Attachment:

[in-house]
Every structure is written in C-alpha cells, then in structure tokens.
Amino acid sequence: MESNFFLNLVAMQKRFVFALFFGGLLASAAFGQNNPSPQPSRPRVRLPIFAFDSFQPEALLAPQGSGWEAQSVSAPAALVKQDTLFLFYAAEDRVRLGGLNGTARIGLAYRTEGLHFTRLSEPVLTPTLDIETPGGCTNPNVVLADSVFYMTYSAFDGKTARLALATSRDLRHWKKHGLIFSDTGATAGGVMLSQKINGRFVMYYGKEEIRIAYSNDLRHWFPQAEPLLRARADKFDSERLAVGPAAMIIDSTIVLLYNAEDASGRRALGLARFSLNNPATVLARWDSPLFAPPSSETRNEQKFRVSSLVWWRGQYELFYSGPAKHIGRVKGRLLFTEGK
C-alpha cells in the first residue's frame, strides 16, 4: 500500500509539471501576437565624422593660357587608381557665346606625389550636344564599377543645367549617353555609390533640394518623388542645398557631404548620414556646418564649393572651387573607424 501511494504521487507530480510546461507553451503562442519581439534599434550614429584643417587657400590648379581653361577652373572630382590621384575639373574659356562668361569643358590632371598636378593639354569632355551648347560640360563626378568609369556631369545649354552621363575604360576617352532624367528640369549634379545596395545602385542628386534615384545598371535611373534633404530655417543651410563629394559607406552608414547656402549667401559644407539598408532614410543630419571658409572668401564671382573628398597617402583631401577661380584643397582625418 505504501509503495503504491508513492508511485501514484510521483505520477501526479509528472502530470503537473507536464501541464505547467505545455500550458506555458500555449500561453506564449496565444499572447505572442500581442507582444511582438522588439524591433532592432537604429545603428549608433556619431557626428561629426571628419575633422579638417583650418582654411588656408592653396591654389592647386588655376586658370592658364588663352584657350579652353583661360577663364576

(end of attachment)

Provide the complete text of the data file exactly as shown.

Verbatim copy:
[in-house]
Every structure is written in C-alpha cells, then in structure tokens.
Amino acid sequence: MESNFFLNLVAMQKRFVFALFFGGLLASAAFGQNNPSPQPSRPRVRLPIFAFDSFQPEALLAPQGSGWEAQSVSAPAALVKQDTLFLFYAAEDRVRLGGLNGTARIGLAYRTEGLHFTRLSEPVLTPTLDIETPGGCTNPNVVLADSVFYMTYSAFDGKTARLALATSRDLRHWKKHGLIFSDTGATAGGVMLSQKINGRFVMYYGKEEIRIAYSNDLRHWFPQAEPLLRARADKFDSERLAVGPAAMIIDSTIVLLYNAEDASGRRALGLARFSLNNPATVLARWDSPLFAPPSSETRNEQKFRVSSLVWWRGQYELFYSGPAKHIGRVKGRLLFTEGK
C-alpha cells in the first residue's frame, strides 16, 4: 500500500509539471501576437565624422593660357587608381557665346606625389550636344564599377543645367549617353555609390533640394518623388542645398557631404548620414556646418564649393572651387573607424 501511494504521487507530480510546461507553451503562442519581439534599434550614429584643417587657400590648379581653361577652373572630382590621384575639373574659356562668361569643358590632371598636378593639354569632355551648347560640360563626378568609369556631369545649354552621363575604360576617352532624367528640369549634379545596395545602385542628386534615384545598371535611373534633404530655417543651410563629394559607406552608414547656402549667401559644407539598408532614410543630419571658409572668401564671382573628398597617402583631401577661380584643397582625418 505504501509503495503504491508513492508511485501514484510521483505520477501526479509528472502530470503537473507536464501541464505547467505545455500550458506555458500555449500561453506564449496565444499572447505572442500581442507582444511582438522588439524591433532592432537604429545603428549608433556619431557626428561629426571628419575633422579638417583650418582654411588656408592653396591654389592647386588655376586658370592658364588663352584657350579652353583661360577663364576